Beltway media, egged on by CNN’s reporting, worked itself into a frothy lather on Wednesday over an alleged “threat” sent by the White House to former National Security Advisor John Bolton on Wednesday. But it appears that CNN’s characterization of that letter was off the mark.
Here’s CNN anchor Jake Tapper’s lead paragraph:
The White House has issued a formal threat to former national security adviser John Bolton to keep him from publishing his book, “The Room Where It Happened: A White House Memoir,” sources familiar with the matter tell CNN.
At first the usual observers and legal observers who make up our professional commentariat took Tapper at his word. The hype surrounding CNN’s use of the word “threat” was taken at face value.
“Not for the first time, I don’t understand this [White House] threat,” noted Harvard Law Professor Jack Goldsmith. “WH has no legal leverage except to review manuscript for classified information [within a] 30-biz-day window, which ends in a few weeks. It cannot get prior restraint. And it is only building up significance of Bolton book.”
After the initial flurry of tweets citing the alleged “threat,” however, Tapper and CNN eventually released the Jan. 23 letter itself.
“Based on our preliminary review, the manuscript appears to contain significant amounts of classified information,” the letter from the National Security Counsel to Bolton’s attorney reads. “It also appears that some of this information is at the TOP SECRET level, which is defined by Executive Order 13526 as information that ‘reasonably could be expected to cause exceptionally grave harm to the national security’ of the United States if disclosed without authorization.”
The letter goes on:
Under federal law and the nondisclosure agreements your client signed as a condition for gaining access to classified information, the manuscript may not be published or otherwise disclosed without the deletion of this classified information.
Nowhere in the above is there a genuinely cognizable threat. The letter does have another paragraph, though. Is the alleged threat somewhere in there? Let’s take a look.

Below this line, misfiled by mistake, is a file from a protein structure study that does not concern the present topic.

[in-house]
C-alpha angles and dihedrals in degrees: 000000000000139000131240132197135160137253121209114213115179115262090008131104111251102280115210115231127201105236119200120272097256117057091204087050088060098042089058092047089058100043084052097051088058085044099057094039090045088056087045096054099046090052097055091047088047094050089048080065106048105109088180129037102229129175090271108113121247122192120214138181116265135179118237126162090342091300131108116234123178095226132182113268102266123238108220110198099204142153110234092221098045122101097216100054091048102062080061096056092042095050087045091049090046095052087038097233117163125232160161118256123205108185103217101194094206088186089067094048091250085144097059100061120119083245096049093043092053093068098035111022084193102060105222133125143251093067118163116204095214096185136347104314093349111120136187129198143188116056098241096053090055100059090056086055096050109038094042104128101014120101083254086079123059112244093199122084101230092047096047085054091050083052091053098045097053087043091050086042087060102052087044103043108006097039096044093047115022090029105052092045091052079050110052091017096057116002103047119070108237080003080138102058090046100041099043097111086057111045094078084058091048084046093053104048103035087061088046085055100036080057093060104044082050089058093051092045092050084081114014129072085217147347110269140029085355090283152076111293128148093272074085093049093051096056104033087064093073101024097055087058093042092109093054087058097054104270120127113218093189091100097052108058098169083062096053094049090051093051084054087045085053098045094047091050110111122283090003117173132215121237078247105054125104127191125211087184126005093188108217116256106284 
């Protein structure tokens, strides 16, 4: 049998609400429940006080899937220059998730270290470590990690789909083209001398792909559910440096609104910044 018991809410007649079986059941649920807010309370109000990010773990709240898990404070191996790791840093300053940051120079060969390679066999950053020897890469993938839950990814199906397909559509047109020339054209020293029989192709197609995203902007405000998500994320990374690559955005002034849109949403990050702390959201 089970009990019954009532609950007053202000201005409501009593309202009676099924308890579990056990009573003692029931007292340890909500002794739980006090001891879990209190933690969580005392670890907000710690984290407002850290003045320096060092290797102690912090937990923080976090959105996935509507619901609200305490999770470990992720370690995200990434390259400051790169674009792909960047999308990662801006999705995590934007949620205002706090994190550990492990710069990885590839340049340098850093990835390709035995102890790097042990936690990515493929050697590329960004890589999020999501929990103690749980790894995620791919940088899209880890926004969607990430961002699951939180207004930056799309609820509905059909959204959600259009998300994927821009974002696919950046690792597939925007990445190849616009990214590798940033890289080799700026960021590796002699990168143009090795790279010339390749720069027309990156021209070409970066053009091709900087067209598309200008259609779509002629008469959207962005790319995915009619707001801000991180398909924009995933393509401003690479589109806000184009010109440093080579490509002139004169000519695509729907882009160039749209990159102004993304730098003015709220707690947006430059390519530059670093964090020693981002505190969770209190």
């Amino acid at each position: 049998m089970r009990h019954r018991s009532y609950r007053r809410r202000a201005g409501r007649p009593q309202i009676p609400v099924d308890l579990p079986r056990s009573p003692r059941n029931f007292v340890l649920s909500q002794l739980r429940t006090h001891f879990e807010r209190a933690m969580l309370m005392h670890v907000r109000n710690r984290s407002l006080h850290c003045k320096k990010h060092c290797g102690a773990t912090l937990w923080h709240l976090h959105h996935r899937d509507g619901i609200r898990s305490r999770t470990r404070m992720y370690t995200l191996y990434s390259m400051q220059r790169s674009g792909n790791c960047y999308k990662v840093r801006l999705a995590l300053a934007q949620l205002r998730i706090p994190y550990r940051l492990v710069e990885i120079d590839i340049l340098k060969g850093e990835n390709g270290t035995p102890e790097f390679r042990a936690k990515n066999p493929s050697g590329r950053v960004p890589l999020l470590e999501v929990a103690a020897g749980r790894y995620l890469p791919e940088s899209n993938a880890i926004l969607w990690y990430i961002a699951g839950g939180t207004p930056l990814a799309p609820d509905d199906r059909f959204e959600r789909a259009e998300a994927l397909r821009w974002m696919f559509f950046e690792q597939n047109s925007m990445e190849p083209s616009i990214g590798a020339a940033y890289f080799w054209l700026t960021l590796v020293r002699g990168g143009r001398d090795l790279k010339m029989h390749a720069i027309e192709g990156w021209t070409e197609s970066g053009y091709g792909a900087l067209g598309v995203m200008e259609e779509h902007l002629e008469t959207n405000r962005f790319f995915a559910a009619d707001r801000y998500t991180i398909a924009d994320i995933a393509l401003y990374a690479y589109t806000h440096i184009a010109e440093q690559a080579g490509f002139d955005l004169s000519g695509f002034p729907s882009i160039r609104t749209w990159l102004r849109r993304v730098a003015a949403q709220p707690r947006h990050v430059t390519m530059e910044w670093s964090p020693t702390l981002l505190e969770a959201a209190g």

Here’s the second section in full:
The manuscript remains under review in order for us to do our best to to assist your client by identifying the classified information within the manuscript, while at the same time ensuring that publication does not harm the national security of the United States. We will do our best to work with you to ensure your client’s ability to tell his story in a manner that protects U.S. national security. We will be in touch with you shortly with additional, more detailed guidance regarding next steps that should enable you to revise the manuscript and move forward as expeditiously as possible.
The truth is: none of the letter contains any sort of threat whatsoever. It is essentially national security state boilerplate. The letter was packaged in a way that oversold the contents. And, of course, back-pedaling immediately ensued.
Spoke too soon! Just saw [the] letter [Jake Tapper] referred to. I wouldnt call this a “threat.” It says manuscript contains “significant amount” of classified info, correctly says Bolton cannot publish classified info, and pledges to work [with] him to identify it.
National security attorney Bradley P. Moss, who did not initially comment on the supposed White House “threat,” was similarly un-wowed by CNN’s categorization.
“This was hyped up way out of proportion by the initial reporting,” he told Law&Crime in an email. “This letter contains standard language I’ve seen in countless preliminary letters about a manuscript that is under review. The only reason it’s being publicized in such a hyperbolic way is because of the overarching political situation.”
And he wasn’t the only one. Mark Zaid, Moss’s law partner and one of the attorneys representing the Ukraine whistleblower, also downplayed what happened here.
Only “threat” is to remind him of obligation that he has to wait until final approval is received for determination that no classified info was identified. Failure to wait for approval could subject #Bolton to potential criminal and/or civil penalties.
— Mark S. Zaid (@MarkSZaidEsq) January 29, 2020
Tapper later tweeted an American Civil Liberties Union (ACLU) attorney’s remarks on the pre-publication system in general.
“The central victim here isn’t John Bolton—it is the public,” said Vera Eidelman, a staff attorney with the ACLU’s Speech, Privacy, and Technology Project.
“The government’s pre-publication review system hands the government far too much power to censor speech that the public has a right to hear, and to do so precisely when the public most needs to hear it,” she added. “As we have said all along, including in court, the pre-publication review system is broken and it has to go.”
[image via Pavlo Gonchar/SOPA Images/Getty Images]